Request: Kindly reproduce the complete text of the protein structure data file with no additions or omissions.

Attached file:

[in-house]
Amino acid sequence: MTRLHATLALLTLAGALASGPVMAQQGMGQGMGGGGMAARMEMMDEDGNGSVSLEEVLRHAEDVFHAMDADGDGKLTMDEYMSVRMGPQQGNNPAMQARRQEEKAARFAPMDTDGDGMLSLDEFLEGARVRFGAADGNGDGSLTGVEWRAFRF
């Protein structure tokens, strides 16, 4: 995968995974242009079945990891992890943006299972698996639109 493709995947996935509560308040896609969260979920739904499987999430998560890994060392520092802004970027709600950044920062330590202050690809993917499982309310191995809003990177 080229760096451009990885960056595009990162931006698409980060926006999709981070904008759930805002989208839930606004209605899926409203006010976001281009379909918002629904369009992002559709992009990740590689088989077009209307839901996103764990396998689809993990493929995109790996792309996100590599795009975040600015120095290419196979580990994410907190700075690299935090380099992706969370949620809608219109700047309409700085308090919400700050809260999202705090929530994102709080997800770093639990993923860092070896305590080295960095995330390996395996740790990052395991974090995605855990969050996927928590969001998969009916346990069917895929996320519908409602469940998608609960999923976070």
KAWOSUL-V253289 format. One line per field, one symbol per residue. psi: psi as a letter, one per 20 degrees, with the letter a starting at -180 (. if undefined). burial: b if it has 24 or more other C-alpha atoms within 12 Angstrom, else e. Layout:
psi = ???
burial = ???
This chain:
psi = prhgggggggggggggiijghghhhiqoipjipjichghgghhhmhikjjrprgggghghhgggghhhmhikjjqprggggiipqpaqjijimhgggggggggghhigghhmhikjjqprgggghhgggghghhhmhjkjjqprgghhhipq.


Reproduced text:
[in-house]
Amino acid sequence: MTRLHATLALLTLAGALASGPVMAQQGMGQGMGGGGMAARMEMMDEDGNGSVSLEEVLRHAEDVFHAMDADGDGKLTMDEYMSVRMGPQQGNNPAMQARRQEEKAARFAPMDTDGDGMLSLDEFLEGARVRFGAADGNGDGSLTGVEWRAFRF
């Protein structure tokens, strides 16, 4: 995968995974242009079945990891992890943006299972698996639109 493709995947996935509560308040896609969260979920739904499987999430998560890994060392520092802004970027709600950044920062330590202050690809993917499982309310191995809003990177 080229760096451009990885960056595009990162931006698409980060926006999709981070904008759930805002989208839930606004209605899926409203006010976001281009379909918002629904369009992002559709992009990740590689088989077009209307839901996103764990396998689809993990493929995109790996792309996100590599795009975040600015120095290419196979580990994410907190700075690299935090380099992706969370949620809608219109700047309409700085308090919400700050809260999202705090929530994102709080997800770093639990993923860092070896305590080295960095995330390996395996740790990052395991974090995605855990969050996927928590969001998969009916346990069917895929996320519908409602469940998608609960999923976070």
KAWOSUL-V253289 format. One line per field, one symbol per residue. psi: psi as a letter, one per 20 degrees, with the letter a starting at -180 (. if undefined). burial: b if it has 24 or more other C-alpha atoms within 12 Angstrom, else e. Layout:
psi = ???
burial = ???
This chain:
psi = prhgggggggggggggiijghghhhiqoipjipjichghgghhhmhikjjrprgggghghhgggghhhmhikjjqprggggiipqpaqjijimhgggggggggghhigghhmhikjjqprgggghhgggghghhhmhjkjjqprgghhhipq.